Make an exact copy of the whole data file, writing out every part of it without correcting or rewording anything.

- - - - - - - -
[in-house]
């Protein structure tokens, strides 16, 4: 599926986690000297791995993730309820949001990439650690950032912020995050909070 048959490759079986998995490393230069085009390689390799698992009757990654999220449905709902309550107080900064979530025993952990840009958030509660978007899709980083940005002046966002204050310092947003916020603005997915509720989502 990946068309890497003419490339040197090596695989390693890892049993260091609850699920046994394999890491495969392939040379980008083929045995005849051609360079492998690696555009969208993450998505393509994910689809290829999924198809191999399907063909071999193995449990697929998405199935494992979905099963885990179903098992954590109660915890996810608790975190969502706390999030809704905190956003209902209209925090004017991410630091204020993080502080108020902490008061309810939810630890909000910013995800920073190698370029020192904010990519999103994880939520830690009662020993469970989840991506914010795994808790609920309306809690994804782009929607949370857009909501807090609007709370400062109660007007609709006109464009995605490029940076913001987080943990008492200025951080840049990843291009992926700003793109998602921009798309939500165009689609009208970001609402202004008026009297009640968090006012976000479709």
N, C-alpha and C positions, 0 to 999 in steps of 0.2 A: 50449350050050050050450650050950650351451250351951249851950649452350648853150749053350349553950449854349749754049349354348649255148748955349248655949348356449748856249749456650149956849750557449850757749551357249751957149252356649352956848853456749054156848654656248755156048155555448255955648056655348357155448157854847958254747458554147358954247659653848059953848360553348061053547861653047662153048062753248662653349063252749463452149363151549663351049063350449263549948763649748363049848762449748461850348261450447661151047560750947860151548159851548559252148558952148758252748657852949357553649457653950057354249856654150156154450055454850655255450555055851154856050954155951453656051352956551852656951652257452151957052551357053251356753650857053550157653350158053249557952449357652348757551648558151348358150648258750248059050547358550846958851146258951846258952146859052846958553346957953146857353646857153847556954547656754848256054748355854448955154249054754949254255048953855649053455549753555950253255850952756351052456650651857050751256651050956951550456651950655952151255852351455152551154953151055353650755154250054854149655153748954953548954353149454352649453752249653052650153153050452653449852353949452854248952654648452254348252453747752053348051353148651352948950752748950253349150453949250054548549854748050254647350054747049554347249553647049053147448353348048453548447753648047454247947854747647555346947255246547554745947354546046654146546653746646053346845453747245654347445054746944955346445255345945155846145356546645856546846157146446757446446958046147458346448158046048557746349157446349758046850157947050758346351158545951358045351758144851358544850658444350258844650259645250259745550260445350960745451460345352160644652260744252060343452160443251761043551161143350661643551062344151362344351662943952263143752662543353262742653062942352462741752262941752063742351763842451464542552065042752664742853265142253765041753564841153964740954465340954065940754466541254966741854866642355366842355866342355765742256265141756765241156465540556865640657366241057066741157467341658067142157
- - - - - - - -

[in-house]
């Protein structure tokens, strides 16, 4: 599926986690000297791995993730309820949001990439650690950032912020995050909070 048959490759079986998995490393230069085009390689390799698992009757990654999220449905709902309550107080900064979530025993952990840009958030509660978007899709980083940005002046966002204050310092947003916020603005997915509720989502 990946068309890497003419490339040197090596695989390693890892049993260091609850699920046994394999890491495969392939040379980008083929045995005849051609360079492998690696555009969208993450998505393509994910689809290829999924198809191999399907063909071999193995449990697929998405199935494992979905099963885990179903098992954590109660915890996810608790975190969502706390999030809704905190956003209902209209925090004017991410630091204020993080502080108020902490008061309810939810630890909000910013995800920073190698370029020192904010990519999103994880939520830690009662020993469970989840991506914010795994808790609920309306809690994804782009929607949370857009909501807090609007709370400062109660007007609709006109464009995605490029940076913001987080943990008492200025951080840049990843291009992926700003793109998602921009798309939500165009689609009208970001609402202004008026009297009640968090006012976000479709």
N, C-alpha and C positions, 0 to 999 in steps of 0.2 A: 50449350050050050050450650050950650351451250351951249851950649452350648853150749053350349553950449854349749754049349354348649255148748955349248655949348356449748856249749456650149956849750557449850757749551357249751957149252356649352956848853456749054156848654656248755156048155555448255955648056655348357155448157854847958254747458554147358954247659653848059953848360553348061053547861653047662153048062753248662653349063252749463452149363151549663351049063350449263549948763649748363049848762449748461850348261450447661151047560750947860151548159851548559252148558952148758252748657852949357553649457653950057354249856654150156154450055454850655255450555055851154856050954155951453656051352956551852656951652257452151957052551357053251356753650857053550157653350158053249557952449357652348757551648558151348358150648258750248059050547358550846958851146258951846258952146859052846958553346957953146857353646857153847556954547656754848256054748355854448955154249054754949254255048953855649053455549753555950253255850952756351052456650651857050751256651050956951550456651950655952151255852351455152551154953151055353650755154250054854149655153748954953548954353149454352649453752249653052650153153050452653449852353949452854248952654648452254348252453747752053348051353148651352948950752748950253349150453949250054548549854748050254647350054747049554347249553647049053147448353348048453548447753648047454247947854747647555346947255246547554745947354546046654146546653746646053346845453747245654347445054746944955346445255345945155846145356546645856546846157146446757446446958046147458346448158046048557746349157446349758046850157947050758346351158545951358045351758144851358544850658444350258844650259645250259745550260445350960745451460345352160644652260744252060343452160443251761043551161143350661643551062344151362344351662943952263143752662543353262742653062942352462741752262941752063742351763842451464542552065042752664742853265142253765041753564841153964740954465340954065940754466541254966741854866642355366842355866342355765742256265141756765241156465540556865640657366241057066741157467341658067142157